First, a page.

Under natural conditions, plants are exposed to many adverse environmental stress factors. These can disrupt the photosynthetic apparatus, causing a decrease of plant productivity and overall yield. Photosynthesis is particularly sensitive to environmental constraints (see Kalaji et al. 2012), making photosynthetic measurements an important component of plant stress studies. However, traditional methods, even technically advanced ones such as the measurements of photosynthetic rates through gas exchange (CO2, H2O, and O2), are time-consuming and provide incomplete information on overall photosynthetic function. In contrast, ChlF measurements represent a simple, non-destructive, inexpensive and rapid tool for analyzing light-dependent photosynthetic reactions and for indirectly estimating chlorophyll content within the same sample tissue (See reviews by Govindjee 1995; Papageorgiou and Govindjee 2011; and by Stirbet and Govindjee 2011, 2012). These technical advantages of ChlF approaches have made it a popular technique among plant breeders (e.g., for crop phenotyping and monitoring), biotechnologists, plant physiologists, farmers, gardeners, foresters, ecophysiologists, and environmentalists.

Critically, from the perspective of plant stress studies, ChlF measurements also provide indirect information about the physiological condition of plants. Analysis of chlorophyll fluorescence (ChlF) induction curves allows the evaluation of the physiological condition of photosystem II (PSII) and photosynthetic electron transport chain components. It also provides information on the cooperation of light-dependent photochemical reactions and light-independent biochemical reactions. More generally, ChlF measurements relate, directly or indirectly, to all stages of light-dependent photosynthetic reactions, including photolysis of water, electron transport, pH gradient formation across the thylakoid membrane, and ATP synthesis and thus general bioenergetic condition of the photosynthetic machinery (Bernát et al. 2012).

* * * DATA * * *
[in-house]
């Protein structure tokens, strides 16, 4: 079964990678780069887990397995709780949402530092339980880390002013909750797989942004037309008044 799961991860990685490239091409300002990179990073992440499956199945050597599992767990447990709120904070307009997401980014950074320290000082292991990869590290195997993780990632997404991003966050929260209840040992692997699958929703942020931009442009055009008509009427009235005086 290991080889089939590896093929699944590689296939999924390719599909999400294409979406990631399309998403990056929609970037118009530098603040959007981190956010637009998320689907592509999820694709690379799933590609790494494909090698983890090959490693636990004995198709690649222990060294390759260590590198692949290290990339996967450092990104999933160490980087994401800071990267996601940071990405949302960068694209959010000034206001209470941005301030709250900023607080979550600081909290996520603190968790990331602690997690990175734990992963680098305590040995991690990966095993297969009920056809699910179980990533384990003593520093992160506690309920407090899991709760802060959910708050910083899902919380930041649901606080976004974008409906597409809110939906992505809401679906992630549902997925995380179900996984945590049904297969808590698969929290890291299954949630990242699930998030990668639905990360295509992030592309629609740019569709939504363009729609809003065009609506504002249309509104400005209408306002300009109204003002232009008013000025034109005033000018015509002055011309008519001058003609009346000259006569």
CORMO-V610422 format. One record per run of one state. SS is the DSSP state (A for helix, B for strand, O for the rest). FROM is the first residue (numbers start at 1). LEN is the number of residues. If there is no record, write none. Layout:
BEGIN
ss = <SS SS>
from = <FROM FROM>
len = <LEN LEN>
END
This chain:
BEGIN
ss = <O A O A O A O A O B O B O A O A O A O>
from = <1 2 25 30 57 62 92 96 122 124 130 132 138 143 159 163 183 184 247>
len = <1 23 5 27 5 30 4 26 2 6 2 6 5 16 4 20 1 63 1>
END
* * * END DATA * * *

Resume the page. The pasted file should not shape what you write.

Numerous ChlF techniques and applications have now been developed, each one contributing to knowledge of photosynthesis. In this review, we focus on results from fast fluorescence analysis induced by continuous illumination. These studies were made possible by the development of a reliable mathematical model known as the JIP-test (Strasser et al. 2004) that allowed the analysis of fluorescence changes that occur in less than 1 s. Such analyses provide detailed information on the status and function of PSII reaction centers, antenna, as well as on donor and acceptor sides of PSII. The main focus of the review is to outline the effects of stress factors on the photochemical processes as reflected in changes in fast ChlF kinetics and related biophysical parameters.

Analysis of polyphasic chlorophyll fluorescence kinetics

Illumination of a dark-adapted photosynthetic sample allows a polyphasic chlorophyll fluorescence induction curve to be obtained (O–J–I–P-transient) (Fig. 1). The curve’s trajectory provides considerable information about the structure and function of the photosynthetic apparatus (Kautsky and Hirsch 1931; Schreiber et al. 1994). The JIP-test is based on the rise in polyphasic fast chlorophyll a, and is used for investigating the correlation between light-dependent reactions and ChlF. It is based on the theory of “energy flow” across thylakoid membranes (Strasser et al. 2000). This theory can be operationalized in simple algebraic equations, representing the balance between total energy inflows and outflows for each of the examined light-harvesting complexes and providing information on the probable distribution of absorbed energy. With these equations, it is possible to describe the energetic communication (also known as the “grouping” or “connectivity” and “overall grouping probability”) between the PSII complexes (Stirbet 2013).